Coos County will not be the first county in Oregon to propose a rights-based measure challenging corporate rights. Benton County will vote on an anti-GMO ordinance this spring; last year Josephine County’s pesticide-focused initiative was defeated at the ballot after being vastly outspent by its opposition; and Lane County has been fighting pre-election challenge after challenge to get their anti-GMO bill on the ballot. And that’s not all. Together, these communities and others have formed the Oregon Community Rights Network (OCRN), also with support from CELDF, to propose a state constitutional amendment that would do for every Oregon community what the Community Bill of Rights ordinance would do for Coos: elevate local decision-making power above corporate “rights.” OCRN organizers have initiated efforts to put the amendment on the 2016 fall state ballot.
I ask McCaffree what she thinks about this approach. She is sympathetic: “People got frustrated because, just as I told you, [the regulatory agencies] ignored us.” She adds, “I support their efforts, but I’m too busy getting people involved with the permitting process.”
Those working within the regulatory system make important points. Many projects are denied permits due to regulatory shortcomings. However, under this system, there are always some projects that get approval, which is all the fossil fuel industry needs to continue business as usual. So although those working within the regulatory system win battles, they are losing the war.
Despite this, many still believe that the system has their best interests at heart. As McCaffree says, “I still believe that there is a system that was designed and it should be working.” Others would argue the opposite: That the system of law is working exactly as intended.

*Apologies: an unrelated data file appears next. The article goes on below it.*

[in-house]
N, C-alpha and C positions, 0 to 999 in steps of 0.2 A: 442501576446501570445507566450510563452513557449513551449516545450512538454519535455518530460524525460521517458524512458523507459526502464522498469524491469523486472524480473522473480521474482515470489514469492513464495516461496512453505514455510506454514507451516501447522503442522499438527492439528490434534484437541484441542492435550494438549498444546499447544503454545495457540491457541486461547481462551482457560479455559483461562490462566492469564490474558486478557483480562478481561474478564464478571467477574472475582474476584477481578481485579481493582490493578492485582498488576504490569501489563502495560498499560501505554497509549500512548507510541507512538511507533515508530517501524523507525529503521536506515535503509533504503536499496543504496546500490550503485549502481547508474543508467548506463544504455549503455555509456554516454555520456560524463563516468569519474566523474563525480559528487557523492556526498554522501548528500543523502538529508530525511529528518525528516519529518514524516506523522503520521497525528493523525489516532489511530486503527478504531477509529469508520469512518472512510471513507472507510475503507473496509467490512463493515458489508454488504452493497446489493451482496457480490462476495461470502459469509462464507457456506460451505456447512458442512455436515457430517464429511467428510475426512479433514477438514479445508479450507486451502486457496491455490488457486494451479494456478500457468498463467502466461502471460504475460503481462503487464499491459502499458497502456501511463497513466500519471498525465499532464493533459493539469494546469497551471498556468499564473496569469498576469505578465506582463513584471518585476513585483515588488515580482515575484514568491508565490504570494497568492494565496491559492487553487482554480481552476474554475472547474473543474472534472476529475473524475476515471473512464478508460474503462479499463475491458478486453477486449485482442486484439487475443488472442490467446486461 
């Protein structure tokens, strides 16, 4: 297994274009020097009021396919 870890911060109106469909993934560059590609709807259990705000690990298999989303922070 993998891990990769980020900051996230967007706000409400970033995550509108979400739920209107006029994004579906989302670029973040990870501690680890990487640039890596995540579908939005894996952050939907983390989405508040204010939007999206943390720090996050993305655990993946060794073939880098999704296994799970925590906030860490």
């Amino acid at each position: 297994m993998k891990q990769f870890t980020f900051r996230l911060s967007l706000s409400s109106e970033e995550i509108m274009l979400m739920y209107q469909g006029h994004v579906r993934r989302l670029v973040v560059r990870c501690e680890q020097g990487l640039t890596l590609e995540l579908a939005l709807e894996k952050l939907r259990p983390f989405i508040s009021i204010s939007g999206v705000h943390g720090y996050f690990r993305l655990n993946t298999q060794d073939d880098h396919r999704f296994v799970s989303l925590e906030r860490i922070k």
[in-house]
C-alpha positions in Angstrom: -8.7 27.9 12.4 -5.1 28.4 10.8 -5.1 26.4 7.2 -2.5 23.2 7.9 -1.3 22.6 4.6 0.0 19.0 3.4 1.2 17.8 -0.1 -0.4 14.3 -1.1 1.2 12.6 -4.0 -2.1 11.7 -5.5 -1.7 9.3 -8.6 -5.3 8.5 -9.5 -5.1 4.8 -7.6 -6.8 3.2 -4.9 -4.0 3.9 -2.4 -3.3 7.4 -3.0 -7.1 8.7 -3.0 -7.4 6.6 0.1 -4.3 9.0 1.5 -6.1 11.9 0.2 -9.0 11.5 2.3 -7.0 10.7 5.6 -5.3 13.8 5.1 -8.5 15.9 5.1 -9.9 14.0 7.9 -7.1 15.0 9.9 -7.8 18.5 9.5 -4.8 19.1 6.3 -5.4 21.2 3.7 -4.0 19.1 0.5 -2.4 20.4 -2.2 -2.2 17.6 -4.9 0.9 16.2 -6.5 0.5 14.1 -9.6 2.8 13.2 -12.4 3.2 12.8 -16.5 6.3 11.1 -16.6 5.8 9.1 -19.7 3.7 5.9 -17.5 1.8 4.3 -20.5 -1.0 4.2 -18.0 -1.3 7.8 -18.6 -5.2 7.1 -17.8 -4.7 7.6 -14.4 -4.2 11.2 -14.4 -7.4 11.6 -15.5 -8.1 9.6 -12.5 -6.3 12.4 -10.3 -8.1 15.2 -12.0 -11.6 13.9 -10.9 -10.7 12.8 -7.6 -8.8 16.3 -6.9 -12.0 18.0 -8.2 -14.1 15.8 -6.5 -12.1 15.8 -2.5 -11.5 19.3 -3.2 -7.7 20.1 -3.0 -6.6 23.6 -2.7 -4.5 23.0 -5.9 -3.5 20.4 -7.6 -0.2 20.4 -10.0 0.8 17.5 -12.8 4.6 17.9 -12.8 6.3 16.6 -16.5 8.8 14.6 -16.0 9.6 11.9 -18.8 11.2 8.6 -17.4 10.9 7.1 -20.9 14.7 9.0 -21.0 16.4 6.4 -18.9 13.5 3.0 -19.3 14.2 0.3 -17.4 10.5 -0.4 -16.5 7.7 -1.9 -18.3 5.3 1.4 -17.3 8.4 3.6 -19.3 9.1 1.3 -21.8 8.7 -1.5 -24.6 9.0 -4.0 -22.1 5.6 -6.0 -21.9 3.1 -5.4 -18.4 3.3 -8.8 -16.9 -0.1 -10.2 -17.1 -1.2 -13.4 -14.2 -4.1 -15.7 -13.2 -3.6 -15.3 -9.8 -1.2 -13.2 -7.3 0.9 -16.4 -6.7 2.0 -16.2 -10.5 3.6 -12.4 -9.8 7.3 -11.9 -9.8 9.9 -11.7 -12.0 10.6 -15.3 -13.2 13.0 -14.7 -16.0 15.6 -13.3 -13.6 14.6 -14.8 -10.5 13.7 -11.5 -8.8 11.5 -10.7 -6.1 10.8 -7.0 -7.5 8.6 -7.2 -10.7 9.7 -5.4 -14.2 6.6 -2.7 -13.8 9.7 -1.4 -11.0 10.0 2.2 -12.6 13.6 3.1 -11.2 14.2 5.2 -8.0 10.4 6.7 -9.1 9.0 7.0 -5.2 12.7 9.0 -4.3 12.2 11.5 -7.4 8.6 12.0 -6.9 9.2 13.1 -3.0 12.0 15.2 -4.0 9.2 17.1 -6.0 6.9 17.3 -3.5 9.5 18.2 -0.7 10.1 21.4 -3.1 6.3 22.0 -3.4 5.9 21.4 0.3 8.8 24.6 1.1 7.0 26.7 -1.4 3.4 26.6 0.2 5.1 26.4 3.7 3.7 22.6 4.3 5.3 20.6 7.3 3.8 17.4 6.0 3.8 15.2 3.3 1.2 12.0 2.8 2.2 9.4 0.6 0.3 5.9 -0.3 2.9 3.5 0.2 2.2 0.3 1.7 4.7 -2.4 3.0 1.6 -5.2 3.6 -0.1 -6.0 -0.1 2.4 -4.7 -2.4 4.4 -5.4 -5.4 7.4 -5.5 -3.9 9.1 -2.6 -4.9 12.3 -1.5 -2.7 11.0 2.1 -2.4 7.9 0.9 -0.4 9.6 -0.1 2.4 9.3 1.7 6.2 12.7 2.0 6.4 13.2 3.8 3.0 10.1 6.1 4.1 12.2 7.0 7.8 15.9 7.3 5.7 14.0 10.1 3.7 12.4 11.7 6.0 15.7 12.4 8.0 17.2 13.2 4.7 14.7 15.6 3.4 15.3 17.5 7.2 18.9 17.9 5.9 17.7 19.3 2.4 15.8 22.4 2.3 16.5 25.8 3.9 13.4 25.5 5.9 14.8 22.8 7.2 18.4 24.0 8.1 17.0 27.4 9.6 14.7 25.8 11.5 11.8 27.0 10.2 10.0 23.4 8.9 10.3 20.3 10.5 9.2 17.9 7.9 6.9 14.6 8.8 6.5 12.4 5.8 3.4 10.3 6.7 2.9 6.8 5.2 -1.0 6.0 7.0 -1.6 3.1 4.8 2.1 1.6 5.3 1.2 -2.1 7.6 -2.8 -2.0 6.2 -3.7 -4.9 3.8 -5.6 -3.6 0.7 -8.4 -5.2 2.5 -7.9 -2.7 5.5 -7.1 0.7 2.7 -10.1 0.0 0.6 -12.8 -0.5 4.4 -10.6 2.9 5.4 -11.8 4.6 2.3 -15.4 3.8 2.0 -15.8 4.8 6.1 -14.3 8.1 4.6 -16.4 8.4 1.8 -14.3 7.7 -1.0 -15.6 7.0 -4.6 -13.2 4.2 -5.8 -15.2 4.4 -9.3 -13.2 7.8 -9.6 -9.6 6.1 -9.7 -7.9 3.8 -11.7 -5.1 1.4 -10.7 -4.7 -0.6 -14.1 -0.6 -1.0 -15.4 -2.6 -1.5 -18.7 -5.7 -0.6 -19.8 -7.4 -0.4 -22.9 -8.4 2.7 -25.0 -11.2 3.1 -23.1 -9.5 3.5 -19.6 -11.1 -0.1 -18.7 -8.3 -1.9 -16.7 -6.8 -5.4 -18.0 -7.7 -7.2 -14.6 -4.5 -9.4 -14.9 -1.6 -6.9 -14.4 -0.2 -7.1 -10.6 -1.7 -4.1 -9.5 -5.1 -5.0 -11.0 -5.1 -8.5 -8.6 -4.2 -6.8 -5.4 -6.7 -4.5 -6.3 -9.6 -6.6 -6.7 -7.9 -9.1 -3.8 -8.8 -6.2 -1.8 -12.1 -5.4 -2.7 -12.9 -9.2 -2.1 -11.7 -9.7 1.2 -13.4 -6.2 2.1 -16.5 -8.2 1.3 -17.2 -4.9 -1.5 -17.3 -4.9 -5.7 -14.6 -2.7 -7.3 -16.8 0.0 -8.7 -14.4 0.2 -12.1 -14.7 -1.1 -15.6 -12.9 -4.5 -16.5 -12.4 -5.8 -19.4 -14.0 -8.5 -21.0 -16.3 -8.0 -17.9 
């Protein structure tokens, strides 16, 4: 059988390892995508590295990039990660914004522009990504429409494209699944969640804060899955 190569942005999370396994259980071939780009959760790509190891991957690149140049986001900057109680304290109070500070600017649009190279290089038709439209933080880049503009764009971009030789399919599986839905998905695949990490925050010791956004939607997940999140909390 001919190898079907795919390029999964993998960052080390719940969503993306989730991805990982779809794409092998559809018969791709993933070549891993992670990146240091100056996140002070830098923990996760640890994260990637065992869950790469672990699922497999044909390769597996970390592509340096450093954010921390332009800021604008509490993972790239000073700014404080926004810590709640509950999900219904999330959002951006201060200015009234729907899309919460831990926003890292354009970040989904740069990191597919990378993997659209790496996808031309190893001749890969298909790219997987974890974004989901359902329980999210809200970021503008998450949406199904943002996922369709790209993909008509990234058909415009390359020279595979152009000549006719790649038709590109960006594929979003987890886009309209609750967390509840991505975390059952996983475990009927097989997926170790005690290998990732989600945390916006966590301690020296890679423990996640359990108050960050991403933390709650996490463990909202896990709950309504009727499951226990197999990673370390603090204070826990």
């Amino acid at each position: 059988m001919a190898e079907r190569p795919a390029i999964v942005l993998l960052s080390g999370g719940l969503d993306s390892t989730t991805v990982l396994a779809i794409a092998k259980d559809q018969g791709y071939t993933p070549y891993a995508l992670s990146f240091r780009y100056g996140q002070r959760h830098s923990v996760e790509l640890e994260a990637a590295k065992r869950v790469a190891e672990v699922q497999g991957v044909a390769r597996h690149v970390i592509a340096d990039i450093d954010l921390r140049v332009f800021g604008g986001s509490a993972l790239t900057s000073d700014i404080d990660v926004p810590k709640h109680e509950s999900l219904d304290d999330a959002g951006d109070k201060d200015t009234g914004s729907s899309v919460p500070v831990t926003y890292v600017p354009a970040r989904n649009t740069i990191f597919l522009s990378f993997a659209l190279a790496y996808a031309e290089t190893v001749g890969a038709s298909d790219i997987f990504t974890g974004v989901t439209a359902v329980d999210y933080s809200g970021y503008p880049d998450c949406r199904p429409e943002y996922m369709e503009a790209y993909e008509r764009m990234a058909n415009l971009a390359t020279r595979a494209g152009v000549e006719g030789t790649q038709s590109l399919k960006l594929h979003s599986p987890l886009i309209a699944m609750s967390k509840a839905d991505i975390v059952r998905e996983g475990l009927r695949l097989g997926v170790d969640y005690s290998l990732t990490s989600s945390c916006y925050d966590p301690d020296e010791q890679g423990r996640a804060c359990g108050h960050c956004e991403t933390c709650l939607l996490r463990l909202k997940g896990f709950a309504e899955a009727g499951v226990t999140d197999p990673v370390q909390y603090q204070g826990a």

Environmentalists’ suspicions that the law may not serve their best interests have been bubbling for a time, and now, they’ve begun to boil. Mind you, for some, these suspicions have been boiling for a while. Just ask the hundreds of thousands of refugees annually detained or the millions of citizens put behind bars for committing non-violent offenses who must navigate a legal system that is often stacked against them.
For environmentalists to empathize and cooperate with social, racial, and economic justice activists — for a real climate movement to take root — they need to admit that the law is not on their side. And this is happening. As the regulatory process continues to be revealed for what it is — a process that allows destructive projects to proceed — we should expect to see more efforts like the Coos Community Bill of Rights that challenge corporate privilege and abandon regulatory law. What this means for environmental and social movements’ collaboration is yet unfolding.
In the meantime, those searching for a concrete political tactic to unite our at-times disparate movements might consider lawmaking that explicitly elevates local majorities above corporations’ whims.